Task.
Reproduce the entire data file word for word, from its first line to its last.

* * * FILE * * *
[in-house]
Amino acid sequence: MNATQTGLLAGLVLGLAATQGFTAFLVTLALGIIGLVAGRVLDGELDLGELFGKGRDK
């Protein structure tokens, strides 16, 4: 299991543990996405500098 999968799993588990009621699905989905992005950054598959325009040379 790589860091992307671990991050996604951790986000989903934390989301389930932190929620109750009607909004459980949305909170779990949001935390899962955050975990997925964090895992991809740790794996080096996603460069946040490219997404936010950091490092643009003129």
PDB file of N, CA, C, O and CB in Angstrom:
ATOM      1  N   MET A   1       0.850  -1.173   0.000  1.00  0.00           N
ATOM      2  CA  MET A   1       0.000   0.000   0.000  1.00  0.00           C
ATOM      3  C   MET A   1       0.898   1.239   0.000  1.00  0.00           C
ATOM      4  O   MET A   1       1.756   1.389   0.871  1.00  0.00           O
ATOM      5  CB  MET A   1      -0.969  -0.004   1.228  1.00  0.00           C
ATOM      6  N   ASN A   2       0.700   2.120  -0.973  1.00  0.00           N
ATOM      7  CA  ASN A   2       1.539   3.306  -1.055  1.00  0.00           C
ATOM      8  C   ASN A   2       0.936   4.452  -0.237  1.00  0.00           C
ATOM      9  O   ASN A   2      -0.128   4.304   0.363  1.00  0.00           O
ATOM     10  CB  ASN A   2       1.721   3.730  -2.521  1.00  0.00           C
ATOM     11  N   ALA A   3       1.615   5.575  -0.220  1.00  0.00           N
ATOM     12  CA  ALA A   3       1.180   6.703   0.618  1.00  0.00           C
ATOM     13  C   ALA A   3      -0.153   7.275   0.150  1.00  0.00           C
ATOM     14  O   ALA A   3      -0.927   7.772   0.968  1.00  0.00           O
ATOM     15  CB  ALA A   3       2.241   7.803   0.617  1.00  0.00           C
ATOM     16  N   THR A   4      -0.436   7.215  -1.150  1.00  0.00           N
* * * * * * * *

[in-house]
Amino acid sequence: MNATQTGLLAGLVLGLAATQGFTAFLVTLALGIIGLVAGRVLDGELDLGELFGKGRDK
């Protein structure tokens, strides 16, 4: 299991543990996405500098 999968799993588990009621699905989905992005950054598959325009040379 790589860091992307671990991050996604951790986000989903934390989301389930932190929620109750009607909004459980949305909170779990949001935390899962955050975990997925964090895992991809740790794996080096996603460069946040490219997404936010950091490092643009003129």
PDB file of N, CA, C, O and CB in Angstrom:
ATOM      1  N   MET A   1       0.850  -1.173   0.000  1.00  0.00           N
ATOM      2  CA  MET A   1       0.000   0.000   0.000  1.00  0.00           C
ATOM      3  C   MET A   1       0.898   1.239   0.000  1.00  0.00           C
ATOM      4  O   MET A   1       1.756   1.389   0.871  1.00  0.00           O
ATOM      5  CB  MET A   1      -0.969  -0.004   1.228  1.00  0.00           C
ATOM      6  N   ASN A   2       0.700   2.120  -0.973  1.00  0.00           N
ATOM      7  CA  ASN A   2       1.539   3.306  -1.055  1.00  0.00           C
ATOM      8  C   ASN A   2       0.936   4.452  -0.237  1.00  0.00           C
ATOM      9  O   ASN A   2      -0.128   4.304   0.363  1.00  0.00           O
ATOM     10  CB  ASN A   2       1.721   3.730  -2.521  1.00  0.00           C
ATOM     11  N   ALA A   3       1.615   5.575  -0.220  1.00  0.00           N
ATOM     12  CA  ALA A   3       1.180   6.703   0.618  1.00  0.00           C
ATOM     13  C   ALA A   3      -0.153   7.275   0.150  1.00  0.00           C
ATOM     14  O   ALA A   3      -0.927   7.772   0.968  1.00  0.00           O
ATOM     15  CB  ALA A   3       2.241   7.803   0.617  1.00  0.00           C
ATOM     16  N   THR A   4      -0.436   7.215  -1.150  1.00  0.00           N